But my second, larger point is to use these nineteenth-century examples to highlight the signal contribution that One Nation Under God makes. What this book accomplishes is to show us how the idea of a nation under God became fused with libertarian ideas instead of ideas of moral or progressive reform. All of the examples from the nineteenth-century above yoke the Christian republic tradition to the exercise of state power: against blasphemers and drunkards, against Mormon polygamists, against slavery, against poverty and social inequality. This historical explanation of how people connected Christianity and the state has always made good historical sense to me. But if you had asked me before reading this book to explain how conservative white American Christianity came to be associated with libertarianism, I would have ventured a few unsatisfactory suggestions then thrown up my hands at the unsolved historical puzzle.1 Kruse’s book shows how those two became connected and, in meticulous detail, how that connection was spread by means of corporate influence over media, advertising, and politics. The book also shows the limits of this connection. “Only the broad concept of ‘one nation under God’ proved elastic enough” to bring conservatives and liberals together but it did so at the cost of vagueness (108). As the final section of the book shows, the Christian nation concept was constantly challenged for attempting to be comprehensive of religions or people who did not want to fit under the totem of “one nation under God” or for being excessively vague about which god that phrase referred to. In other words, Kruse has explained the origins of the most recent configuration of the Christian nation idea—a connection between the Christian nation idea and libertarianism that is all the more important to understand at a time when the central symbol of church-state conflict is Hobby Lobby.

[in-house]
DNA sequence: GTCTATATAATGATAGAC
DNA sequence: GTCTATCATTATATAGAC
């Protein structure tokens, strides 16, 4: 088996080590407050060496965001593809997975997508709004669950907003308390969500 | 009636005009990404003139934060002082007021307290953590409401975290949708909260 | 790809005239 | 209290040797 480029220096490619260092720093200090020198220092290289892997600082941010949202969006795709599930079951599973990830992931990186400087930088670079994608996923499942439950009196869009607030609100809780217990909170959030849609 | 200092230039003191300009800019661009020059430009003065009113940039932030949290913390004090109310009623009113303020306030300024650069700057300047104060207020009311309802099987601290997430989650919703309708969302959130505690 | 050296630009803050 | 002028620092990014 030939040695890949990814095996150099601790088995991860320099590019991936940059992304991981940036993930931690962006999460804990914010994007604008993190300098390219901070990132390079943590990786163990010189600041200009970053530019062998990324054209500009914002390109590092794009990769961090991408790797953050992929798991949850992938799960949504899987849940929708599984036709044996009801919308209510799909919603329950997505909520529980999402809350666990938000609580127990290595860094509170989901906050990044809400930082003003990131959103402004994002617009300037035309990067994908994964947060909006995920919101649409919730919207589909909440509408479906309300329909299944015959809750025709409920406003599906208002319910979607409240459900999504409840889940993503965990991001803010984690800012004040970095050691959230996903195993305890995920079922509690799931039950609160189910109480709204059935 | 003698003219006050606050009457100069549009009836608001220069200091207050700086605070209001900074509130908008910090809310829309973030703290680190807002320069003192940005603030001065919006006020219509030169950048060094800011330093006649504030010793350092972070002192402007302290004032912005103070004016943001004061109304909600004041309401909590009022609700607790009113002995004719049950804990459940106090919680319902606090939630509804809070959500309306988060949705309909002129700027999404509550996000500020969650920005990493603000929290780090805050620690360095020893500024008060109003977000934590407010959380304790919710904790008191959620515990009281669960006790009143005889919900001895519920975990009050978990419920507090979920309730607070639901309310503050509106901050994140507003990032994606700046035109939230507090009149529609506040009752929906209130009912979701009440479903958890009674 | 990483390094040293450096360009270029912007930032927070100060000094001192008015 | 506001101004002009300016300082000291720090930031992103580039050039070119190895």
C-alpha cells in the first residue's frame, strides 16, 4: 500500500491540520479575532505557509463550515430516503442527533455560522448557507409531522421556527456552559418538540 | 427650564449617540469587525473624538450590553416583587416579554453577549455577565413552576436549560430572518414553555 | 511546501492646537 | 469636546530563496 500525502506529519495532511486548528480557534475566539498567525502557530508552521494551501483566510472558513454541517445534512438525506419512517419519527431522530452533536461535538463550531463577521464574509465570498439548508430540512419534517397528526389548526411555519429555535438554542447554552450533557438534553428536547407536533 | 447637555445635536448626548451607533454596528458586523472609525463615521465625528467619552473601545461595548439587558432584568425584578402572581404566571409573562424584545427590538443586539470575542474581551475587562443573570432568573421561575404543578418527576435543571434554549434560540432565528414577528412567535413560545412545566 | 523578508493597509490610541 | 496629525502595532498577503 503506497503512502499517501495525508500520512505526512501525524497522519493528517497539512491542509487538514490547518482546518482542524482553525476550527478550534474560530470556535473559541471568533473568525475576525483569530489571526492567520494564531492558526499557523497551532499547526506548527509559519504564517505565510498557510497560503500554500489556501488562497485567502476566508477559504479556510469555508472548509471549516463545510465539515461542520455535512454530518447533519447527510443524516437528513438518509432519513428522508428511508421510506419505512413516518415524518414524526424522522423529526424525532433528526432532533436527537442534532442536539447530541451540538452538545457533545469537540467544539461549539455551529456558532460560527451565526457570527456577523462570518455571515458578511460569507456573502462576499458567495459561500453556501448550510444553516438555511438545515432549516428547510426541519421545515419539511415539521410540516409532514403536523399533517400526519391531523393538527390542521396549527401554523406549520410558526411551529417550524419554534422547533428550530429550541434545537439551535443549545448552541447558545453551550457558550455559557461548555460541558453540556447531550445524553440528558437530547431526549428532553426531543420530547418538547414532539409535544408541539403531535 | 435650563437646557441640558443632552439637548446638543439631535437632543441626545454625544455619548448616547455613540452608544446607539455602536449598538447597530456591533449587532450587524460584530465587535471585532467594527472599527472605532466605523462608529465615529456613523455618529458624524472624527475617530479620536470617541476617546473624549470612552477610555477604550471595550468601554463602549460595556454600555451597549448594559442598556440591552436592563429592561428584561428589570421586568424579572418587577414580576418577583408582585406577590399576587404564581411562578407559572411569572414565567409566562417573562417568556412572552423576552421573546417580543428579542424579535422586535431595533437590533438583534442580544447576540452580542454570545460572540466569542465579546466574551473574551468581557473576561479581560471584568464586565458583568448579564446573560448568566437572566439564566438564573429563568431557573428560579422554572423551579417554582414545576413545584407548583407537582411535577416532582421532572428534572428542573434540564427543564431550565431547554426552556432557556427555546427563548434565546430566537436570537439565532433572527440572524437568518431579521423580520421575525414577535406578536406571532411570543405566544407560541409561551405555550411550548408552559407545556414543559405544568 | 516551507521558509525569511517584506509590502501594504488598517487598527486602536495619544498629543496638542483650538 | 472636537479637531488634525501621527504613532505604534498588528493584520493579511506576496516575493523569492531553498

I missed the chance to teach this book in both a class on church and state last semester and a class on religion and capitalism this semester. But when those classes roll around again, One Nation Under God is sure to be on both syllabi.
Bethany Moreton’s To Serve God and Wal-Mart does this work for the later twentieth century, and Stewart Davenport’s Friends of the Unrighteous Mammon shows the intellectual underpinnings of the idea from the antebellum United States. I expect that we will get even fuller answers about the connections from forthcoming books by Timothy Gloege and Darren Grem.↩